KUALA LUMPUR: Increasing the local white rice supply to rural areas and subsidising the cost of the imported grain in Sabah and Sarawak will be among the four measures to be undertaken to tackle the country’s shortage, says Datuk Seri Mohamad Sabu.
The Agriculture and Food Security Minister said these measures would start on Thursday.
Mohamad said the Federal Agricultural Marketing Authority (Fama) had been instructed to increase local white rice distribution to rural areas, including sundry stores.
“Since the profit margin for local white rice is only 50sen per 10kg pack, the government will allocate transportation costs to Fama for distribution purposes,” he told reporters here yesterday.
The imported white rice subsidies for Sabah and Sarawak would result in a 10kg pack of imported white rice costing only RM31, he added.
“The government has agreed to give a subsidy of RM950 per metric tonne of imported white rice beginning Thursday, which will see the price of a 10kg pack of imported white rice in both states costing RM31.
“This is due to the limited production of local white rice in Sabah and Sarawak,” he said.
Other measures include permitting white rice suppliers contracted by the government to get imported white rice at wholesale prices.
This allows the suppliers to obtain imported white rice at RM3,200 per 50kg.
“It is subject to the terms and conditions set in place,” said Mohamad.
A cross-ministerial task force was also launched yesterday, focusing on monitoring and enforcement efforts along the local white rice supply chain.
The special task force, Mohamad said, would be led by Deputy Agriculture and Food Security Minister Chan Foong Hin.
It will involve the ministry’s Padi and Rice Regulatory Division, the Domestic Trade and Cost of Living Ministry’s enforcement division, the police, the Customs Department and the Malaysian Quarantine and Inspection Services.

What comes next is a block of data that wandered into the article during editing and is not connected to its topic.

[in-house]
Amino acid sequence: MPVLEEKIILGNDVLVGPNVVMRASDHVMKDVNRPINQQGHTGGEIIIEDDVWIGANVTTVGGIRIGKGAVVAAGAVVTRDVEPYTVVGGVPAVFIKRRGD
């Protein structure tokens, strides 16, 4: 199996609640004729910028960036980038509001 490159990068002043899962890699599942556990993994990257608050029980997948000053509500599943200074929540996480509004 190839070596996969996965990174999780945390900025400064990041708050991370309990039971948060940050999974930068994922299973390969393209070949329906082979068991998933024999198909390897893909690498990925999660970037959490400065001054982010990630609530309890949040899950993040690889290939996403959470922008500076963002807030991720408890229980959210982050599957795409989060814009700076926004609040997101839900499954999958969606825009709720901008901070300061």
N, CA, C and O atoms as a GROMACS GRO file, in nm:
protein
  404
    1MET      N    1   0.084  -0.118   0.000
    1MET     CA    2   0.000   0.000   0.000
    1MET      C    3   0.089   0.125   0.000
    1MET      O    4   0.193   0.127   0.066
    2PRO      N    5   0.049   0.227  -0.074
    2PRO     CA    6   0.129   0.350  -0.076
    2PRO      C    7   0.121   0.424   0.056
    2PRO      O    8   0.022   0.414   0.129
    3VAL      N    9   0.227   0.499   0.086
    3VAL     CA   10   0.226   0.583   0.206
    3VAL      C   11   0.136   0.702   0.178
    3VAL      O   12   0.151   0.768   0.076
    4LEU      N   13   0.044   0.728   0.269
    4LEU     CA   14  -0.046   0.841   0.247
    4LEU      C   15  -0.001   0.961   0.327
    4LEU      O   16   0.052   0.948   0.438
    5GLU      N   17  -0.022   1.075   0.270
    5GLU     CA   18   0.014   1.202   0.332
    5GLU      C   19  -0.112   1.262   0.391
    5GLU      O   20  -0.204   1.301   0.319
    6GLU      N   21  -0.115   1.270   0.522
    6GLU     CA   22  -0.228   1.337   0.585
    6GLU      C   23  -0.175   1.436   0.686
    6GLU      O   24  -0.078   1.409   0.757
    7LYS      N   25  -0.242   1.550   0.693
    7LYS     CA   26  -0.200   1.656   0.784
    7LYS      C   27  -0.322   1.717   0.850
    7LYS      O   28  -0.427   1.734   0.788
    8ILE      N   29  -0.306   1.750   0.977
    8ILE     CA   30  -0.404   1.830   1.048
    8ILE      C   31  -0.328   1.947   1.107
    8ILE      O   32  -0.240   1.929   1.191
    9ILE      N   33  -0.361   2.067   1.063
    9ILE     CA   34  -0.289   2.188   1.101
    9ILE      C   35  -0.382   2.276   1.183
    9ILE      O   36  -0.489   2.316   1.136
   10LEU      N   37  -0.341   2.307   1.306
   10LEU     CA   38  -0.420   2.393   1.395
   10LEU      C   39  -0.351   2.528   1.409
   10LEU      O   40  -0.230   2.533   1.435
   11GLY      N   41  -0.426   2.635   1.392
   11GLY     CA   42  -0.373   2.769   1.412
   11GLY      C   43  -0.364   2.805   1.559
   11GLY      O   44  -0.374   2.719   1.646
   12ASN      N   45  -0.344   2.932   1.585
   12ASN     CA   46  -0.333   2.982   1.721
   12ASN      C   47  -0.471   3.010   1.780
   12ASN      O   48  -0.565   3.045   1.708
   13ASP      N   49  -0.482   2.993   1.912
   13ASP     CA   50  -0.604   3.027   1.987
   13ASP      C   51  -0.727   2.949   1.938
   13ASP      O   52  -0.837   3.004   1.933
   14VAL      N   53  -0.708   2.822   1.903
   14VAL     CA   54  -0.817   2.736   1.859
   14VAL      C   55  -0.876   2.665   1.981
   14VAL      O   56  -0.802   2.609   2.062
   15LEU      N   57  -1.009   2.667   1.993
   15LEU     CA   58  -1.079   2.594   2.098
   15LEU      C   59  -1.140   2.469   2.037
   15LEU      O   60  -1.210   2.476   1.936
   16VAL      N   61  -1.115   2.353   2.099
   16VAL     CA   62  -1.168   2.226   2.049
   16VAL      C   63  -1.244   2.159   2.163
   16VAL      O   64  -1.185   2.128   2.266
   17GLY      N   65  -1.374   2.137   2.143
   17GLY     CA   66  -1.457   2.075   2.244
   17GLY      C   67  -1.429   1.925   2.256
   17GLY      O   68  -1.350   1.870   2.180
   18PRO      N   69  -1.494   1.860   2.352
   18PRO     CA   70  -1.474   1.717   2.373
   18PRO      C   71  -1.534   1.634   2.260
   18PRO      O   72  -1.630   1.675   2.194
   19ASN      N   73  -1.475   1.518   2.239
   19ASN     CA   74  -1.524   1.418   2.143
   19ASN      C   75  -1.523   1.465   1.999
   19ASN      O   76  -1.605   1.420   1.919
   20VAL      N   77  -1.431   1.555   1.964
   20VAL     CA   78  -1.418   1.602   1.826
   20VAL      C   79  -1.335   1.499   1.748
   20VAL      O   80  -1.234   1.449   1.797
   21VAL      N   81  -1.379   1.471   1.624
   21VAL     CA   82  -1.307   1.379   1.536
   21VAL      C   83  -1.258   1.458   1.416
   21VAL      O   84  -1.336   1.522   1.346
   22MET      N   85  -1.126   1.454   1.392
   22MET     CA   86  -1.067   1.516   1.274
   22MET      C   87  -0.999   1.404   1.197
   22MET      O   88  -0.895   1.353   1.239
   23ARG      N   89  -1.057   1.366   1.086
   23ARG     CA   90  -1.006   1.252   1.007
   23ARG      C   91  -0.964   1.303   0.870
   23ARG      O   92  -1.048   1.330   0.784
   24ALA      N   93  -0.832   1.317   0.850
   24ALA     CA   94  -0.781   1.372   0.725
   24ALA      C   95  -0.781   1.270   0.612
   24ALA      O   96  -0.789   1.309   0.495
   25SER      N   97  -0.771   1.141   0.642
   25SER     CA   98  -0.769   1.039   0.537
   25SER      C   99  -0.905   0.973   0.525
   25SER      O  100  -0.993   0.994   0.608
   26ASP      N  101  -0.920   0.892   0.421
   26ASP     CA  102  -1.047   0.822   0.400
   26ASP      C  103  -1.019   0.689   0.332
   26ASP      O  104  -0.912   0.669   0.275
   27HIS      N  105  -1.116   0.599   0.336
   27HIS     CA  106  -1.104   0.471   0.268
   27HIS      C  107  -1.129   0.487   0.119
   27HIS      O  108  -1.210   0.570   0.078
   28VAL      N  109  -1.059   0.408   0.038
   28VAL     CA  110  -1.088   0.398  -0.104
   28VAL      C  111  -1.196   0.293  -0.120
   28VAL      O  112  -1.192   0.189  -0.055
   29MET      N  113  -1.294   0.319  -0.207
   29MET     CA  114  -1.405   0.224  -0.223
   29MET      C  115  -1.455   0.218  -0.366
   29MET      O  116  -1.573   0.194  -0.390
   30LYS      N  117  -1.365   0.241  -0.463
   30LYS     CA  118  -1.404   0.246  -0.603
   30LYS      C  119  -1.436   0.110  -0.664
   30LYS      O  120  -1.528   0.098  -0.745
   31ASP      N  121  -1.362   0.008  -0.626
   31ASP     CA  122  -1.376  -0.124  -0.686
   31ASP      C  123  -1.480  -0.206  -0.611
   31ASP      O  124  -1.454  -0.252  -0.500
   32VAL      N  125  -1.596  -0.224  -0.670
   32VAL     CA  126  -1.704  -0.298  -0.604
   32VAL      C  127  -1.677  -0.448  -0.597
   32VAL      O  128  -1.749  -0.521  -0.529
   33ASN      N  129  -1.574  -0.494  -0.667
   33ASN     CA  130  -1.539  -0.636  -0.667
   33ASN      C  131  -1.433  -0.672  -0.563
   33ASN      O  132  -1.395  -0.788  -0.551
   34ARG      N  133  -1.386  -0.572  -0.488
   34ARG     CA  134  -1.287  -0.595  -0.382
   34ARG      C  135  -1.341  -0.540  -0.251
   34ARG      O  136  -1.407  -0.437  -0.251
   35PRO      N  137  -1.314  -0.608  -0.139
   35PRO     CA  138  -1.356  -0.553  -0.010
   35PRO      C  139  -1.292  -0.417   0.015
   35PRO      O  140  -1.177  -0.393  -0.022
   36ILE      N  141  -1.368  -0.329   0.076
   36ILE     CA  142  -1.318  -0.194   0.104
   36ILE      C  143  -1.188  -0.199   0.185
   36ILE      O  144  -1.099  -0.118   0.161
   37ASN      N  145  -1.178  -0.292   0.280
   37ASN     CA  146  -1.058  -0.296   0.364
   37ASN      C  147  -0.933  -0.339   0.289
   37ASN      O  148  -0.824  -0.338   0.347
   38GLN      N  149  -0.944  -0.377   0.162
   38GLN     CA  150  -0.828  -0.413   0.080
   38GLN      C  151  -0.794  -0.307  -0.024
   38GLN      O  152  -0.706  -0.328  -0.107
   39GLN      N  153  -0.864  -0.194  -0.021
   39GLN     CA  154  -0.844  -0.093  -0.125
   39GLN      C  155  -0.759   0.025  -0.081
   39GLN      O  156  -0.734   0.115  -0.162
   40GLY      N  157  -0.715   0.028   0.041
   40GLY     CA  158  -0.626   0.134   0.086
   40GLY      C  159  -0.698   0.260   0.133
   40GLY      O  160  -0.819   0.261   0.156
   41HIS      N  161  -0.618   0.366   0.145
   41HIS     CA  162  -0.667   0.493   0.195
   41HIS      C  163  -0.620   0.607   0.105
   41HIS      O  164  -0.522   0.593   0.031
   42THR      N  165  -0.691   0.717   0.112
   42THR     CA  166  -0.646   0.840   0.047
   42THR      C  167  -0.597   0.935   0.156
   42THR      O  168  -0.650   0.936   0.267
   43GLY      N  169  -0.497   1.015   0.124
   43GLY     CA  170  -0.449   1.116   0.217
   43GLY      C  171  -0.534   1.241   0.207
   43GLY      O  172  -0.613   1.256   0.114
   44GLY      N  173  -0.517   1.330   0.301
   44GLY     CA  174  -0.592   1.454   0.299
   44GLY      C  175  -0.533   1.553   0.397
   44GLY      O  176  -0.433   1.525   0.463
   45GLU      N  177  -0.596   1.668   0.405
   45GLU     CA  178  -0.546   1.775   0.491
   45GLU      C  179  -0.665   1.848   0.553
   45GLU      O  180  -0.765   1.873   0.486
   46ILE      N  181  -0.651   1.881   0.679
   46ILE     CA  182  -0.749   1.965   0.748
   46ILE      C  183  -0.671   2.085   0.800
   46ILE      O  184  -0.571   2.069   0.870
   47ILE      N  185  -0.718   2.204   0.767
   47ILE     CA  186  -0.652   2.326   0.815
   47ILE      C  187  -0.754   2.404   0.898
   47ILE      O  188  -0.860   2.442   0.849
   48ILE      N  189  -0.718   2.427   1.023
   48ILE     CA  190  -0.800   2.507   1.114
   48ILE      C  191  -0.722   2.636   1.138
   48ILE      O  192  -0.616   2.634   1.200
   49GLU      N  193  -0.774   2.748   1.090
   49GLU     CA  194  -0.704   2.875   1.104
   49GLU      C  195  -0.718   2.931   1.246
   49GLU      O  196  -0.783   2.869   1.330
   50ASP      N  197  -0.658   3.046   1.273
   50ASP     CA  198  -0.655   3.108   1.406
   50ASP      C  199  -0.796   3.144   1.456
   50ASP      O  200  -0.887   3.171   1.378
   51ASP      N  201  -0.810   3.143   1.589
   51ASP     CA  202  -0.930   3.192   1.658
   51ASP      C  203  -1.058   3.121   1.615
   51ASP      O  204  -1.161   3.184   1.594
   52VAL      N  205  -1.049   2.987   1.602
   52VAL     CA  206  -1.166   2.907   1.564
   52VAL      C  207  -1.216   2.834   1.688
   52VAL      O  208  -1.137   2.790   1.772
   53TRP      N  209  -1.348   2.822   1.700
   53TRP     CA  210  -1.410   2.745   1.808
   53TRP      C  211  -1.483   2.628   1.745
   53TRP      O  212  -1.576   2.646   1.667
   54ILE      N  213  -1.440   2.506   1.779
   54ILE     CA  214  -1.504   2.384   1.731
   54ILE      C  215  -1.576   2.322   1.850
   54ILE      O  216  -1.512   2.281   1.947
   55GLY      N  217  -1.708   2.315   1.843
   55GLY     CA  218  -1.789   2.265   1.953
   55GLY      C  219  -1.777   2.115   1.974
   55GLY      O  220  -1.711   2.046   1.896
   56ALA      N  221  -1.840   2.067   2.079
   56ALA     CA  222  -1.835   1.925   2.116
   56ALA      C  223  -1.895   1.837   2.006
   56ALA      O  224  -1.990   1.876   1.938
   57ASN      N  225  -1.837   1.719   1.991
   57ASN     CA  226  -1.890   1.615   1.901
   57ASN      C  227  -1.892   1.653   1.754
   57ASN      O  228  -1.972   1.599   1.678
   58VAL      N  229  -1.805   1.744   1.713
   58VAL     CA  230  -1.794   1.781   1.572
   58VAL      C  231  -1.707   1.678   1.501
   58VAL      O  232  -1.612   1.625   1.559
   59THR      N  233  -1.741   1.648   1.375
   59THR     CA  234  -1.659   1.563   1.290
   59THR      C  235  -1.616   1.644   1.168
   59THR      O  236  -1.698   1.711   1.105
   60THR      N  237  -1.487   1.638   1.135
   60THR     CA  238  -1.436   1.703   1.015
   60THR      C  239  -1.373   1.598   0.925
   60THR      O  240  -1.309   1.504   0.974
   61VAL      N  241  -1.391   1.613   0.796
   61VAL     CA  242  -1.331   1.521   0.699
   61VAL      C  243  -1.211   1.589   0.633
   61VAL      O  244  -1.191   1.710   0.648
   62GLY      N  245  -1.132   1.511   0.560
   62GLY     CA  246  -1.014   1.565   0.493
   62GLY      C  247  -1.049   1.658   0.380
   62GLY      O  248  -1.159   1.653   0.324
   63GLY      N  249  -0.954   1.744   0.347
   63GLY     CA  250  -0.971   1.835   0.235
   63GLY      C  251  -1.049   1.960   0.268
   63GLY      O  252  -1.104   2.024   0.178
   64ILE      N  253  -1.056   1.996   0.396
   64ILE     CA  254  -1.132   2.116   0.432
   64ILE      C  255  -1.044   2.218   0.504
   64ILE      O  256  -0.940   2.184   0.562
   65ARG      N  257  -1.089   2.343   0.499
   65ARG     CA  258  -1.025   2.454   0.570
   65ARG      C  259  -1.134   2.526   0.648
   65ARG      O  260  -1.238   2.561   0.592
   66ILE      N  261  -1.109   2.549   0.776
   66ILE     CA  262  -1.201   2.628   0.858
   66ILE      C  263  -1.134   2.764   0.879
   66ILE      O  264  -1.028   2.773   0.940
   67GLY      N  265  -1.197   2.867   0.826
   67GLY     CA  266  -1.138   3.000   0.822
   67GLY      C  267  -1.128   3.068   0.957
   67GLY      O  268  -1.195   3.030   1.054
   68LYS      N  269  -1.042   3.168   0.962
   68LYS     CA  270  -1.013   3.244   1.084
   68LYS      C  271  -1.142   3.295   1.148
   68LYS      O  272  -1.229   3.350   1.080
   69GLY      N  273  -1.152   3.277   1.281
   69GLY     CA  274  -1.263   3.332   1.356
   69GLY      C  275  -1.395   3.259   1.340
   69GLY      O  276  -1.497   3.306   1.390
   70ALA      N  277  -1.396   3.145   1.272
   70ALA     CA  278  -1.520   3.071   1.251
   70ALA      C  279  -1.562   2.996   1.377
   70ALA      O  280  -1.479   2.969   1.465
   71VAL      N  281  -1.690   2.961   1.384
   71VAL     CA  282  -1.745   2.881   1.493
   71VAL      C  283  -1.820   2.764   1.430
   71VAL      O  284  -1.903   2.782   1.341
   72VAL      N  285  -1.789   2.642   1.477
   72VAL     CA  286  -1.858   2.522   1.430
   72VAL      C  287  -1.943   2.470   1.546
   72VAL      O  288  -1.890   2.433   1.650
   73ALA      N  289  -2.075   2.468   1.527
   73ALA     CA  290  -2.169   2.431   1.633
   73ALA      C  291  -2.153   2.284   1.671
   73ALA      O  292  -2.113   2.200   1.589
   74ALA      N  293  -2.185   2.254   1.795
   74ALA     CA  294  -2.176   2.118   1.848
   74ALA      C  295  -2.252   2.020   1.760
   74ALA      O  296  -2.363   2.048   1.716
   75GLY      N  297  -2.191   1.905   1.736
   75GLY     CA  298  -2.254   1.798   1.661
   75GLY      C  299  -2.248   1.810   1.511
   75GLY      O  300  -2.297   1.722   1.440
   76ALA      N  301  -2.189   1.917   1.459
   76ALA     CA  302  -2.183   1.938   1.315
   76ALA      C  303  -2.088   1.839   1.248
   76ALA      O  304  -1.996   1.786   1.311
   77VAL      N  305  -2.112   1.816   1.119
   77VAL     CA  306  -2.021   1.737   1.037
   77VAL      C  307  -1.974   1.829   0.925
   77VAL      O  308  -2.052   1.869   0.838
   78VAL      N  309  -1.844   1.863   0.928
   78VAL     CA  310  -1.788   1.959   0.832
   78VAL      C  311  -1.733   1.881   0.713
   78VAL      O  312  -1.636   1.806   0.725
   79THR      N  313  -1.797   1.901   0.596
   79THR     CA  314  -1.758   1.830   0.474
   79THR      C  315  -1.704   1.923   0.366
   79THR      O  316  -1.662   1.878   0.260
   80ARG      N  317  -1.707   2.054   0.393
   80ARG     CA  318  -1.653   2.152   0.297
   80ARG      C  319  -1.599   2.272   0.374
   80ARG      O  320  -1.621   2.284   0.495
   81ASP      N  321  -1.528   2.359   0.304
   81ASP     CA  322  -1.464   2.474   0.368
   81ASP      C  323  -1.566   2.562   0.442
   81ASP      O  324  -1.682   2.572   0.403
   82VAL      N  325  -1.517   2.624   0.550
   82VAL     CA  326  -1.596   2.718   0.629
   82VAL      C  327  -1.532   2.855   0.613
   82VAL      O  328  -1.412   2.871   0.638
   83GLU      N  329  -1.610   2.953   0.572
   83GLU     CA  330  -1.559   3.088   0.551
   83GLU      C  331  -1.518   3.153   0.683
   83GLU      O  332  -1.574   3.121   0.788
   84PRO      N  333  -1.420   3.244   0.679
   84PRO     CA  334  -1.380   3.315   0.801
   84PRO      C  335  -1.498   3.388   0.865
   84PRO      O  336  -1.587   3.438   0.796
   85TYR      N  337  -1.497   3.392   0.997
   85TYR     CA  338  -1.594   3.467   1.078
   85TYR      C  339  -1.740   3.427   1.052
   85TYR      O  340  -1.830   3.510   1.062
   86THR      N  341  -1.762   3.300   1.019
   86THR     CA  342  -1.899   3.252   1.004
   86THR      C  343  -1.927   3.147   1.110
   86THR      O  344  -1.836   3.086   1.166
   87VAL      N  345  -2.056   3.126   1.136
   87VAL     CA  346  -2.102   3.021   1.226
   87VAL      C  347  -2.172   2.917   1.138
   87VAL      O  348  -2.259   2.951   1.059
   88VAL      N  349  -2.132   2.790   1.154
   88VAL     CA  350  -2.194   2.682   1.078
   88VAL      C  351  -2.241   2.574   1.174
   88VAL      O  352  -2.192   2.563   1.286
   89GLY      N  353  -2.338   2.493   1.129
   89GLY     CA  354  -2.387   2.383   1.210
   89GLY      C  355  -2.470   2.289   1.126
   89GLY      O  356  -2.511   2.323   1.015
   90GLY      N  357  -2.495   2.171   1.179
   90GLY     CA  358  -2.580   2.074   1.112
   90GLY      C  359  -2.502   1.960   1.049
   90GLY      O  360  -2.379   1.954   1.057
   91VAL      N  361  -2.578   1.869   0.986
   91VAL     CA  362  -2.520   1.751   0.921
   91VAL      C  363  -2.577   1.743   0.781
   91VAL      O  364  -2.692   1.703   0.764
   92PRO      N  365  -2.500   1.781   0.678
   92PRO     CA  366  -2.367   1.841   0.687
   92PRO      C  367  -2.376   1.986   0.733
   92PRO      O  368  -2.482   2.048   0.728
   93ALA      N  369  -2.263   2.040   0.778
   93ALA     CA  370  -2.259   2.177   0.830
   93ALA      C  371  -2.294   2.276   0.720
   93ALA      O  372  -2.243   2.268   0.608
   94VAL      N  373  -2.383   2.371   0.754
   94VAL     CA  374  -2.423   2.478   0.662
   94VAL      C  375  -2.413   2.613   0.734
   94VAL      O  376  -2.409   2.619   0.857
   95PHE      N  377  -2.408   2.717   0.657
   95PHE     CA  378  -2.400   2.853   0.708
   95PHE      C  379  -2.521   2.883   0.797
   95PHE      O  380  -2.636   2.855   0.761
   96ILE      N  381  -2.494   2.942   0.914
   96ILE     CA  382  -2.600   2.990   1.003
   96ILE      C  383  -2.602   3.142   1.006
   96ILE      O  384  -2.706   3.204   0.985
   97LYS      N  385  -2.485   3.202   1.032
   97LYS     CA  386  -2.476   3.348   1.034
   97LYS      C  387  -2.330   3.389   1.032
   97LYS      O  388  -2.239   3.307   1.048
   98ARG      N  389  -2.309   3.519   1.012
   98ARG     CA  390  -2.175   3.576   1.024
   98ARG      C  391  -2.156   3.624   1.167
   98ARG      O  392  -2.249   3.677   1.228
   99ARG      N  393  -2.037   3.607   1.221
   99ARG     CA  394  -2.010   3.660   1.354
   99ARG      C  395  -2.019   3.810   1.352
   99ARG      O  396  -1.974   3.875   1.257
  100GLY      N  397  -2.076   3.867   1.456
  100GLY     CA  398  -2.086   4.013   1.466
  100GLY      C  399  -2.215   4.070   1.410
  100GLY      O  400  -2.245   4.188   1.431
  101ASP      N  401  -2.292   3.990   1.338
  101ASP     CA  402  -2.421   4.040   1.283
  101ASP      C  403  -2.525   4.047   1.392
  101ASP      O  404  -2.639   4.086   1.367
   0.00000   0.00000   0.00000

“We will be doing all-round surveillance on the industry’s supply chain, including production factories and millers,” he said, adding that the task force would start work today.
Rice samples, said Mohamad, would also be taken from rice mills, factories and hypermarkets for chemical analysis.
“We will take strict action against anyone found guilty of mixing imported white rice with local white rice or even hiding their local white rice stocks,” he said.
He also reminded members of the public to remain calm and only purchase rice according to their needs.
Mohamad said the outcome of talks between the Malaysian and Indian governments to find a solution to India’s white rice export restrictions would also be known this week.
He said Prime Minister Datuk Seri Anwar Ibrahim had previously contacted Indian Prime Minister Narendra Modi to discuss the matter.
“Seeing how India is currently having elections in six states as well as other issues, the Indian government said it was better to hold discussions with the country’s ambassador to Malaysia for now.
“Their ambassador came to the Agriculture and Food Security Ministry and discussed the matter with me.
“Our requests will be answered later this week.
“Our government-to-government (G2G) relations with India are good. God willing, we will get a favourable result,” he said.
In response to a question on whether the scarcity of local white rice was due to mills not wanting to produce rice due to the low ceiling price as well as the small profit margins, Mohamad said this was due instead to consumer behaviour.
“There is no shortage. Consumers shifted from imported white rice to local options due to the cheaper prices offered,” he said.
The government, said Mohamad, would also study the needs of those involved in the rice supply chain from time to time, including increasing the ceiling price of local white rice.
The current price of local white rice is RM2.60 per kg, which was implemented in 2018.